What are User Access Controls?
User Access Controls are the most critical and basic best practices for cybersecurity. These are required by every cybersecurity regulation. If a malicious actor gets domain admin privileges, your network is in danger. The Digital Identity Guidelines (NIST SP 800-63) break down the digital ID process into three stages.
This is a detailed guide on how to securely identify, authenticate, and assign privileges to users. Access controls dictate who has access to what information, applications, and resources within a network. There are a handful of different models of access controls but you should only consider role-based and attribute-based to get started.
Role-Based Access Controls
Role-Based Access Controls (RBAC) are the dominant method of AC used today. Administrators define roles and specify access control rights for those roles. Each user then gets assigned a role, effectively bucketing a set of privileges with a single attribute. You can also assign role hierarchies for the privileges of roles below it in the hierarchy. For example, an “administrator” role would be above a “general user” role. The “administrator” role would be granted all privileges that the “general user” role has in addition to its administrator privileges. This helps reduce redundancy and helps reduce the number of rules needed. Click here for a technical guide on implementing RBAC.
Attribute-Based Access Controls
Attribute-Based Access Controls (ABAC) are more advanced than their role-based counterpart. In return, it allows more finite control and scalability. Although this is currently adopted less than RBAC, this method has gotten popular due to its advantages.
Key Benefits of ABAC
Permissions are evaluated at the time of an actual request.
Environmental conditions are considered
More detailed rules can be formed due to using specific attributes
For a complete guide on How to Implement ABAC, click here.
This is the most fundamental part of user access and authentication. Password rules should be spelled out within your cybersecurity policies.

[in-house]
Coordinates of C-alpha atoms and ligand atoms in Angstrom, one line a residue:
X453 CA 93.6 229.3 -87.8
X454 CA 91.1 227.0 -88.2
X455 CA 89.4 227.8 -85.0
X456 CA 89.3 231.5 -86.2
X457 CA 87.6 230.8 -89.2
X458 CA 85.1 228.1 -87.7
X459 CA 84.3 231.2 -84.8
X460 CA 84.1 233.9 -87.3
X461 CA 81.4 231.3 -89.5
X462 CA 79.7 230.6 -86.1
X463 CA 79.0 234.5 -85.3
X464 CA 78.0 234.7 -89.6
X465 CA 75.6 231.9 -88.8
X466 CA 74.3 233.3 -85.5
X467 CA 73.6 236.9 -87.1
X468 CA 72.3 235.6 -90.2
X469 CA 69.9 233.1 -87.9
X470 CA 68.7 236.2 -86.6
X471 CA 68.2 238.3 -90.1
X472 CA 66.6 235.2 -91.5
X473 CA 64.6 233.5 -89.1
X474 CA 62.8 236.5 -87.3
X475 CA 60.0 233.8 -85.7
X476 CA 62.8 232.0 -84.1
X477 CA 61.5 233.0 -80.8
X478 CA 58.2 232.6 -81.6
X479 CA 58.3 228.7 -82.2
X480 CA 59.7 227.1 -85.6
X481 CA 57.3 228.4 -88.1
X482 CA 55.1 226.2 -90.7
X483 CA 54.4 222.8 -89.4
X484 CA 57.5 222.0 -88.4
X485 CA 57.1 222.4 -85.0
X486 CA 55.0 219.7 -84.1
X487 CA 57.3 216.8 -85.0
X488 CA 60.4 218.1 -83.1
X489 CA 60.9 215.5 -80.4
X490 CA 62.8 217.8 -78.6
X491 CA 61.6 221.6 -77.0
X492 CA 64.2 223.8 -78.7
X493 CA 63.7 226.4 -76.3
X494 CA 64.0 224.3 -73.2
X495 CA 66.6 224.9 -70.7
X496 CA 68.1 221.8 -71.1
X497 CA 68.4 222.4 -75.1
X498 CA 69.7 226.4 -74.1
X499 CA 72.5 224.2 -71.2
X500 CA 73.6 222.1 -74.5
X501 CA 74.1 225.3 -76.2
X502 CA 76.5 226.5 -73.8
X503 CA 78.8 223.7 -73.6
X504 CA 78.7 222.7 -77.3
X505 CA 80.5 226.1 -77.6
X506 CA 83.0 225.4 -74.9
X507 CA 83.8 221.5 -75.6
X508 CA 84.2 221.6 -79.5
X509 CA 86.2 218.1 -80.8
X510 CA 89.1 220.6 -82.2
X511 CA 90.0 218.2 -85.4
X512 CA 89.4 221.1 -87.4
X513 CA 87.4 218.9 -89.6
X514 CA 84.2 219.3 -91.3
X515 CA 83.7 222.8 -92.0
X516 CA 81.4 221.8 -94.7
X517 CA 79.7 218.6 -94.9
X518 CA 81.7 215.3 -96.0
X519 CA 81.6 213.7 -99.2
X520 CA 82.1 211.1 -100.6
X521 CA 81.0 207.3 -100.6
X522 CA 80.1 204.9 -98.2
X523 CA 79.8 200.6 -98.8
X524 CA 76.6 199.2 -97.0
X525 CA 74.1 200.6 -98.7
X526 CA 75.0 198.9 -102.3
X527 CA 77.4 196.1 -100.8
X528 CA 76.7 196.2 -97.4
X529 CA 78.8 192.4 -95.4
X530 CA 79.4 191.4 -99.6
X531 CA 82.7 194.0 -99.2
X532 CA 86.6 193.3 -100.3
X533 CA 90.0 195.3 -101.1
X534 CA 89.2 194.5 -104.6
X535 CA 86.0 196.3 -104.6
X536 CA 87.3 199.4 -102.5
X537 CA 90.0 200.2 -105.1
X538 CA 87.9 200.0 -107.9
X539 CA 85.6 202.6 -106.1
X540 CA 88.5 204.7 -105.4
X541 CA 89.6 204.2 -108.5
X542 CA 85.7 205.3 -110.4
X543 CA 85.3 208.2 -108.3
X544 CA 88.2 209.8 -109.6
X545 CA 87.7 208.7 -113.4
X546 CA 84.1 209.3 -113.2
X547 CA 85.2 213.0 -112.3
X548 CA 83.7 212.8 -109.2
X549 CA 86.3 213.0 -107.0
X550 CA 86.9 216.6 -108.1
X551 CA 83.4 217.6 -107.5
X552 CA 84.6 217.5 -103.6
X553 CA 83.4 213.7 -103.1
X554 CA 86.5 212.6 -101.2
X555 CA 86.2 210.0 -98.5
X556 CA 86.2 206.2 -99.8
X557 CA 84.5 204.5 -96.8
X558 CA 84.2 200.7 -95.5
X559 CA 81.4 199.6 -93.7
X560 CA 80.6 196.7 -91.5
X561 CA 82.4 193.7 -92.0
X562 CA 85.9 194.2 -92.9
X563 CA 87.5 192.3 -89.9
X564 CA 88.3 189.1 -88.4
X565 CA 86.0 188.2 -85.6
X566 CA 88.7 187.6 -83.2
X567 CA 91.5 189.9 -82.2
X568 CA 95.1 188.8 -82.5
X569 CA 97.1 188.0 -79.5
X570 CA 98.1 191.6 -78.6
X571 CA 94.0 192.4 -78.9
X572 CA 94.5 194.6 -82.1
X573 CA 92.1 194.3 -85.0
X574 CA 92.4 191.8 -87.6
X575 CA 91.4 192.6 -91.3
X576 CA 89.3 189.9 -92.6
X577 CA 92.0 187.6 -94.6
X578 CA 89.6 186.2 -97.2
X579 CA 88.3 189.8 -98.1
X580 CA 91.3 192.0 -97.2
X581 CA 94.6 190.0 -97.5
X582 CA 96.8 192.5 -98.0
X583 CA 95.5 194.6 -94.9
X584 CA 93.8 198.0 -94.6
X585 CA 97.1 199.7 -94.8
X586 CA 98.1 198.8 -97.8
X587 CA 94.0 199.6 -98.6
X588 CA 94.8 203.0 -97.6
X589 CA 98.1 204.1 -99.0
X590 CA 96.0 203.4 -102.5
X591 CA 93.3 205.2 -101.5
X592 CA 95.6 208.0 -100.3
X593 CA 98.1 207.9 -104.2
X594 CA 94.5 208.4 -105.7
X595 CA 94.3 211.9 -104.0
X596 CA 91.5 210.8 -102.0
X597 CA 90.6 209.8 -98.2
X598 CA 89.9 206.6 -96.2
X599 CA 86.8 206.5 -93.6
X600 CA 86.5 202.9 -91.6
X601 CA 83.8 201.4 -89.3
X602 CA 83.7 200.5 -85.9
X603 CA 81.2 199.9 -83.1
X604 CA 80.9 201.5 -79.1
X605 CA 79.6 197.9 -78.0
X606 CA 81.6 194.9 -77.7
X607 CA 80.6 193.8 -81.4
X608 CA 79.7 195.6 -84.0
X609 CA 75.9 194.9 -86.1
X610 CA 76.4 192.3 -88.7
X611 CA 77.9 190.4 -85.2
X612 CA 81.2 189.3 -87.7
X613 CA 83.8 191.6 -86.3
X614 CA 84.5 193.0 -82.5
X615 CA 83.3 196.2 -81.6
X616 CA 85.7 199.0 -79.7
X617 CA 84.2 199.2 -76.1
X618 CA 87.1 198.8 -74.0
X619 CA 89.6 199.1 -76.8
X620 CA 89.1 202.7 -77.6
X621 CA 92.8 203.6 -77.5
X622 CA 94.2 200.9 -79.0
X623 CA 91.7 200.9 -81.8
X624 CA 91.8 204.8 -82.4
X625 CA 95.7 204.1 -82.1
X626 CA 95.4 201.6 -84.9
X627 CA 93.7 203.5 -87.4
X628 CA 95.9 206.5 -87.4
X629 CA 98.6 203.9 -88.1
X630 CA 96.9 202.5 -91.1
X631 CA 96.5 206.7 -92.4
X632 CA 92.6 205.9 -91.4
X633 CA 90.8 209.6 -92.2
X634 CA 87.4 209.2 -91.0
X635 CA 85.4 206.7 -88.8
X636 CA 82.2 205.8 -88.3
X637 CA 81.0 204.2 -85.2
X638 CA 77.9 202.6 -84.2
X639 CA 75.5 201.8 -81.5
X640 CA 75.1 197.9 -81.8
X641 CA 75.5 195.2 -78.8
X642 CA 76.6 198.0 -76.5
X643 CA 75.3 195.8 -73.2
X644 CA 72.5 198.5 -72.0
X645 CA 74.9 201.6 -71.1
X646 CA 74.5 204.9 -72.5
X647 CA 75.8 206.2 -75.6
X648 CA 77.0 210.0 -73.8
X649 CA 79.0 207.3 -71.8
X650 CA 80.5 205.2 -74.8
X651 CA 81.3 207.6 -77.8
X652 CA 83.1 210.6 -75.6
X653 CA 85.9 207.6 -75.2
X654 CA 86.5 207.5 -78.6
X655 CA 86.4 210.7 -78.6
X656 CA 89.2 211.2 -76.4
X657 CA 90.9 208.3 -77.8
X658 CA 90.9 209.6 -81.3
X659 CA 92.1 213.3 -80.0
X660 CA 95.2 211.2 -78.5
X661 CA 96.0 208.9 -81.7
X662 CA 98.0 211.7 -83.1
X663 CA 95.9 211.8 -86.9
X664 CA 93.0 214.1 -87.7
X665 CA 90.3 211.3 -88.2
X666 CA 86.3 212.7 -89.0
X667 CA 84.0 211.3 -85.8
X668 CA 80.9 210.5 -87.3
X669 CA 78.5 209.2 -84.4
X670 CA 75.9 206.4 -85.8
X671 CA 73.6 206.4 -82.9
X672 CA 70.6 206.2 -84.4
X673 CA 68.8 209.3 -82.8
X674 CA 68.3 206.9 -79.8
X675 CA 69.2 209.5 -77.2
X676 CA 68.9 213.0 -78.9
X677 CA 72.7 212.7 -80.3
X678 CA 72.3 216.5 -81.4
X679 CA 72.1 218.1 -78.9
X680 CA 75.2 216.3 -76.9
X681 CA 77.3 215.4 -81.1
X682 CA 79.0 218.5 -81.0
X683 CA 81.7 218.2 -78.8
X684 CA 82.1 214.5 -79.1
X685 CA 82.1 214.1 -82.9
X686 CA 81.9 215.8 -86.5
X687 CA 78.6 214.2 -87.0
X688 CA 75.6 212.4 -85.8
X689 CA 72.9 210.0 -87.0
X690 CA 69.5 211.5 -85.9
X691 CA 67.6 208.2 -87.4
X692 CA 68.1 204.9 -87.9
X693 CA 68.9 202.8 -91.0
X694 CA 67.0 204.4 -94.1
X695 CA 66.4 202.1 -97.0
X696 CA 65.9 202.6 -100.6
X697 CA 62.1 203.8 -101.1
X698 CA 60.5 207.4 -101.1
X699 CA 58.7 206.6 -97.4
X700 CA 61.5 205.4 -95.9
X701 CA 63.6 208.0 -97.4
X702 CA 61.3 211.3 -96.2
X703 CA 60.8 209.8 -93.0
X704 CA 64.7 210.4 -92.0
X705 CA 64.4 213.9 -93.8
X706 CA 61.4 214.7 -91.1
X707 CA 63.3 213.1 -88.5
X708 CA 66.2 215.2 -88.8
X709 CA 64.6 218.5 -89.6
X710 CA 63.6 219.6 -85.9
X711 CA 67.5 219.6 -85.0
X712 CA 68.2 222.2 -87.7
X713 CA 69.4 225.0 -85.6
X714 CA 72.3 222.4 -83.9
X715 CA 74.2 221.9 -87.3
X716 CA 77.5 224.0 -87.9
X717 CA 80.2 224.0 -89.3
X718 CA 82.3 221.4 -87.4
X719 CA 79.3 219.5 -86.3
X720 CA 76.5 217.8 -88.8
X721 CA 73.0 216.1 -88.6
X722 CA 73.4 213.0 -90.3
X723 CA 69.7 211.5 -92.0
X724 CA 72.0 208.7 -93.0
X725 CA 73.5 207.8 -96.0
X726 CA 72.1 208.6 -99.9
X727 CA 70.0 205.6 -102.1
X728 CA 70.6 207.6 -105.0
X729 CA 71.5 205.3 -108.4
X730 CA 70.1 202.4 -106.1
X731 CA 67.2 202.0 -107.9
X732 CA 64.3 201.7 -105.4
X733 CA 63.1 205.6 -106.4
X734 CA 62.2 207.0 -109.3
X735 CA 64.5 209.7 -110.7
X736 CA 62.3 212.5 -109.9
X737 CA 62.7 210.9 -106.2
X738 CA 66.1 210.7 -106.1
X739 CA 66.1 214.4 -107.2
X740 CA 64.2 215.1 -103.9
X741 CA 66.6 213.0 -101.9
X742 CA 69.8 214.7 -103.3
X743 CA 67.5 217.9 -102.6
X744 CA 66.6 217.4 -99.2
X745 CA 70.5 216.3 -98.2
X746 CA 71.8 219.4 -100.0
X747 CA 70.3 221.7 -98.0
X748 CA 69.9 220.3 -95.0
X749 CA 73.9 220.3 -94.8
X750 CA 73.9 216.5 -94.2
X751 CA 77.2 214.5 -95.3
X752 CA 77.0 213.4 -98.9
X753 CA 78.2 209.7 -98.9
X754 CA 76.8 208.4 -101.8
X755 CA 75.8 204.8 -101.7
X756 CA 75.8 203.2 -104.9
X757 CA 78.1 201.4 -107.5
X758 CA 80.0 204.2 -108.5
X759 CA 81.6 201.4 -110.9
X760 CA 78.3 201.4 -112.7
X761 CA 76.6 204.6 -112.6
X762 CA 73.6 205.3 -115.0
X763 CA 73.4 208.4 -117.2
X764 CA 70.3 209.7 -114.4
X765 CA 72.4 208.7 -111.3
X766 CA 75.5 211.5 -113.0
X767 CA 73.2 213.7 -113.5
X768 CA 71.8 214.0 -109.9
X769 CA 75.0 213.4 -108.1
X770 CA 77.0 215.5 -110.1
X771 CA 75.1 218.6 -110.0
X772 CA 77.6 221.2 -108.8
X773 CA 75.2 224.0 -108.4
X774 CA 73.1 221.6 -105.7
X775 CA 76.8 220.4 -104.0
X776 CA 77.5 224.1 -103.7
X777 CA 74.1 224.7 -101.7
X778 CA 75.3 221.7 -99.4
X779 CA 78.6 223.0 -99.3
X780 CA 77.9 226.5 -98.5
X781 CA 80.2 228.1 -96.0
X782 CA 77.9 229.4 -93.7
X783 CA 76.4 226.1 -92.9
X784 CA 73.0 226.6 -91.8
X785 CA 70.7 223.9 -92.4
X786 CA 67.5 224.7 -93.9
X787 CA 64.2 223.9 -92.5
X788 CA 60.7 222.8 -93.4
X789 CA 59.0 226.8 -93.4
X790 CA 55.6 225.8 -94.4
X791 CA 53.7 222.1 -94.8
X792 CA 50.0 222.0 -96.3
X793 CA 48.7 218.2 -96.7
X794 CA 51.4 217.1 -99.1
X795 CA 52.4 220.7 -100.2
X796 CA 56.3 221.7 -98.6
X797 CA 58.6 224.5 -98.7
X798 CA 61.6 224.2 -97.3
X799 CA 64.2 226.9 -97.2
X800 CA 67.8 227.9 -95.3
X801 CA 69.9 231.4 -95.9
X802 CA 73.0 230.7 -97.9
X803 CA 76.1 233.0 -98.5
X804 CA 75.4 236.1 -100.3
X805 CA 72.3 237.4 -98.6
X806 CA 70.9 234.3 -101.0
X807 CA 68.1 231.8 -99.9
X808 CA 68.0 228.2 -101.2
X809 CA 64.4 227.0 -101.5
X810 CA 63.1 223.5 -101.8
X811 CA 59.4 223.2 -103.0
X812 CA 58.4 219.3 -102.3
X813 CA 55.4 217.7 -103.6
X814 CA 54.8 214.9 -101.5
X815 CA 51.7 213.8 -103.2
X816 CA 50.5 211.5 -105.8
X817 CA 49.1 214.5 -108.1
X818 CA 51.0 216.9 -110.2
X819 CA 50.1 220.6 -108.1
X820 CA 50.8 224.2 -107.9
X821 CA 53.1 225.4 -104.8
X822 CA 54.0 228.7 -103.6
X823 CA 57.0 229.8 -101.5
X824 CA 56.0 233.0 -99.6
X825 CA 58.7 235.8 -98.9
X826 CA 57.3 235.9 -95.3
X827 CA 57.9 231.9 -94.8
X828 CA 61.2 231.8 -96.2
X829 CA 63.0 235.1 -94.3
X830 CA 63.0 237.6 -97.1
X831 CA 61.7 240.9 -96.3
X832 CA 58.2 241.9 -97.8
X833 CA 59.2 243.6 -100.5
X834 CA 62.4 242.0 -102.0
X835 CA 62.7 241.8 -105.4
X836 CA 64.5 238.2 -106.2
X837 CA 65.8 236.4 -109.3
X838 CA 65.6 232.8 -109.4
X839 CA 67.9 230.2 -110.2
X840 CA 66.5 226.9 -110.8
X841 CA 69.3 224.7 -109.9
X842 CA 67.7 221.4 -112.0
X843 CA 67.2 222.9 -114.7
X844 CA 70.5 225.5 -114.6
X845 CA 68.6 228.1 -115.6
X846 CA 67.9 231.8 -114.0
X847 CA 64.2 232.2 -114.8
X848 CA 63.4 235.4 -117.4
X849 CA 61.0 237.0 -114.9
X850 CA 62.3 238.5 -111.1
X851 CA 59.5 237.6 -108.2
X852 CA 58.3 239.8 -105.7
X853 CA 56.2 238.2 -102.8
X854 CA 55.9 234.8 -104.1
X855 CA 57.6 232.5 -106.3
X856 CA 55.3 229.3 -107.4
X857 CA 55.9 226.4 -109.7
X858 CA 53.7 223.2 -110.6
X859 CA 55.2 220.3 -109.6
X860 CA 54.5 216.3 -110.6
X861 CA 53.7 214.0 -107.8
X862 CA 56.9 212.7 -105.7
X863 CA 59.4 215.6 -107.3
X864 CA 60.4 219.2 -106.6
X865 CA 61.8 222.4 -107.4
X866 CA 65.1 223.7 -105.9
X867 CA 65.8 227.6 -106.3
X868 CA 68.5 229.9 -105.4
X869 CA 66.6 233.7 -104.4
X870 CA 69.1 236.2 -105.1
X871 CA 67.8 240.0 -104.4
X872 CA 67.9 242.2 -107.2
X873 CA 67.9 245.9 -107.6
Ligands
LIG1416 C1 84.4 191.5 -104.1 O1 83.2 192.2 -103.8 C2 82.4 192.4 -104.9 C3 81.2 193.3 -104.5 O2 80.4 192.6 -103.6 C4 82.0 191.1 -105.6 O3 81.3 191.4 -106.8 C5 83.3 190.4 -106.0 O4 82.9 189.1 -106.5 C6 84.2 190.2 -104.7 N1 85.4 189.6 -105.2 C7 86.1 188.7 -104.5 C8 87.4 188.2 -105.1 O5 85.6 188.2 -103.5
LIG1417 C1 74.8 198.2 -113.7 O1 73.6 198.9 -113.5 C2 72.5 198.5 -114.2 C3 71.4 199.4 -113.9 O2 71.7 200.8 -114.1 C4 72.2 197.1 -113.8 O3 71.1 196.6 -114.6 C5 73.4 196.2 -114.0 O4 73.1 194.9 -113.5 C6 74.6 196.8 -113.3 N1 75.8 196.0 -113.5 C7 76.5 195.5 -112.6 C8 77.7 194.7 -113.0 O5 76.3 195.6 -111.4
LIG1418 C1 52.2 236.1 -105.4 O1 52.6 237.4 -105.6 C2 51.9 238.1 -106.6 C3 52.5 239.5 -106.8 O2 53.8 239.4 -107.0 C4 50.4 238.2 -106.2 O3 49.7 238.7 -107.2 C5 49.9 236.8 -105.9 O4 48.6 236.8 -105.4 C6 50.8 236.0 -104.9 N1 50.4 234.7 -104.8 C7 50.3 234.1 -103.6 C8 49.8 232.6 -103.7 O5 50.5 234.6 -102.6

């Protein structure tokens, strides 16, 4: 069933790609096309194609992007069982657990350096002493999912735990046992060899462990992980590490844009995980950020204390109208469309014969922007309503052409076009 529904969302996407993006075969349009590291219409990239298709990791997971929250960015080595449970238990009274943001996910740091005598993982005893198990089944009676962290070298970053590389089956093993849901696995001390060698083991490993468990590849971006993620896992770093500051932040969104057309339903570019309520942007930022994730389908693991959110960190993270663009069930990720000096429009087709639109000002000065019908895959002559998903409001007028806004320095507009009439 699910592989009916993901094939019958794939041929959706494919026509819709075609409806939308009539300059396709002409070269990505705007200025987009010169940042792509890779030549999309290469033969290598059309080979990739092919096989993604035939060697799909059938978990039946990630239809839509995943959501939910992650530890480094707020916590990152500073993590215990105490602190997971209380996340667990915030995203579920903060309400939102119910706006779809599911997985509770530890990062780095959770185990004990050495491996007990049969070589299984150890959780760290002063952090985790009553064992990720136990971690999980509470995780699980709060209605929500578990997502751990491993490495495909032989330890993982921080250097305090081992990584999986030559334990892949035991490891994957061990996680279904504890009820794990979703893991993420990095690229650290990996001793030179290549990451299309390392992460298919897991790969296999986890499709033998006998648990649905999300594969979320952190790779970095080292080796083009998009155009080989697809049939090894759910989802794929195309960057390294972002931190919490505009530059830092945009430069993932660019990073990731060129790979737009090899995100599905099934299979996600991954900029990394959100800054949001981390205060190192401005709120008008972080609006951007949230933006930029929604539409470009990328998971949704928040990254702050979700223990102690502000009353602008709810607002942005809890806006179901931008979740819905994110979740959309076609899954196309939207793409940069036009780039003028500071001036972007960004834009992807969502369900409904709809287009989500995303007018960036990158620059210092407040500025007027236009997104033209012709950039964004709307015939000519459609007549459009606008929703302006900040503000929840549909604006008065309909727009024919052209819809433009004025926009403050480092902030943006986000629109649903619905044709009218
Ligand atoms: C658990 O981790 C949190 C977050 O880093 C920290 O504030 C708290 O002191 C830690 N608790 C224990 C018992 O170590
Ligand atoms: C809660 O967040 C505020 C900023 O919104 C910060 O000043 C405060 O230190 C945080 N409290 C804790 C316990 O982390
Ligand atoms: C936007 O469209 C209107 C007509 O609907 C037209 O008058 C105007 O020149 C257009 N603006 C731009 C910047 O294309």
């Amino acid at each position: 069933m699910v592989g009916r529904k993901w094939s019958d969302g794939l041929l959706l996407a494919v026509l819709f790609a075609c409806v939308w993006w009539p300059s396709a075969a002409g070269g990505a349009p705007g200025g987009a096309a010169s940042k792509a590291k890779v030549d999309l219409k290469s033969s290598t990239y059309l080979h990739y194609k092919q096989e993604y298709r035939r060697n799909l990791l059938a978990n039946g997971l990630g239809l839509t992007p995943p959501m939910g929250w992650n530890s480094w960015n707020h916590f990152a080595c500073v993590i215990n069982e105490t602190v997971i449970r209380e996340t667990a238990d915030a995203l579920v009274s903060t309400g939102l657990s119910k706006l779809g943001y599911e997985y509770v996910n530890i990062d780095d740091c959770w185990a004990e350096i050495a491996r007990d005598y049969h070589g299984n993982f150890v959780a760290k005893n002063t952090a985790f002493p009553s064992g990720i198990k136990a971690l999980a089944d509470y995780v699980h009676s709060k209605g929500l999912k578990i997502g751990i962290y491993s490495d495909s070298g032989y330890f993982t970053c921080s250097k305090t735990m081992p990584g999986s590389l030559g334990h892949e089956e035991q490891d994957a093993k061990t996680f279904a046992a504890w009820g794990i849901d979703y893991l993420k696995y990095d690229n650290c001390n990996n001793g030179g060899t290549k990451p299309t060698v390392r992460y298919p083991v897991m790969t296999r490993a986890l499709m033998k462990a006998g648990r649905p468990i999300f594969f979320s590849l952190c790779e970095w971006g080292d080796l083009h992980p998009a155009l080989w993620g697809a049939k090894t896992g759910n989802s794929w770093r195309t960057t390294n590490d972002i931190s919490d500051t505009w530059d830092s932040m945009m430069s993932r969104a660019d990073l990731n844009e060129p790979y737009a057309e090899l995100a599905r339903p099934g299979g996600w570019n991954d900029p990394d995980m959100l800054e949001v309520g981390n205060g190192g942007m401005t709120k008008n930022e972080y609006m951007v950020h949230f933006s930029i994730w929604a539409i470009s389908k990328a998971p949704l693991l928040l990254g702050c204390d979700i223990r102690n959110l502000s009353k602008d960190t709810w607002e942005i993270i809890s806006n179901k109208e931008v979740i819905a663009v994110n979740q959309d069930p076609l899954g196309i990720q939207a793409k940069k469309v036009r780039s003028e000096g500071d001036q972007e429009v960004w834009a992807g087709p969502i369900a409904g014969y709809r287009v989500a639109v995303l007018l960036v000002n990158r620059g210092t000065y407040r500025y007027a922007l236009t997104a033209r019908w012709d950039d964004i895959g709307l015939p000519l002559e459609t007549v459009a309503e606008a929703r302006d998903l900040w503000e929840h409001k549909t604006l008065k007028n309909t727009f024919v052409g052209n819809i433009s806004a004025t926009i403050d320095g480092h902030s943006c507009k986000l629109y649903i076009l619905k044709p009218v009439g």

Strong Password Requirements
- 8 to 12 characters, the more the merrier
- Don’t use easily guessed or default passwords such as “password”
- Do not use personally identifiable information such as birthdate, phone number, or maiden name
- Don’t use simple adjacent keyboard combinations, for example, “qwerty”
- Require a combination of letters, numbers, symbols, upper and lower-case letters.
An understanding of how passwords are cracked will help you truly grasp how to make them secure. Check out this password cracking guide to see how it’s done.
Utilizing multiple forms of authentication is undoubtedly more secure than just a single password, no matter how strong that password is. MFA is becoming a specific standard in compliance. Section B of the Digital Identity Guidelines mentioned earlier covers authentication in great detail.
Best Practice Tips for Access Controls and Authentication
- NEVER use the default admin account. When you initially login to an environment create new admin accounts and disable the default admin account. If you can’t disable it, change the password immediately.
- Regularly review and clean up your AC rules to reflect any changes to your business process. Eliminate deprecated controls to reduce unnecessary risk.
- Regularly change passwords.
- Regularly clean up active directory entries. If an account is no longer going to be used, delete it.
How Sedara Can Help You
Sedara has an experienced team that will enable you to take your cybersecurity and compliance to the next level with 24/7/365 monitoring, detection, and response. If you are looking for expert help for your organization, discover how Sedara can help you.
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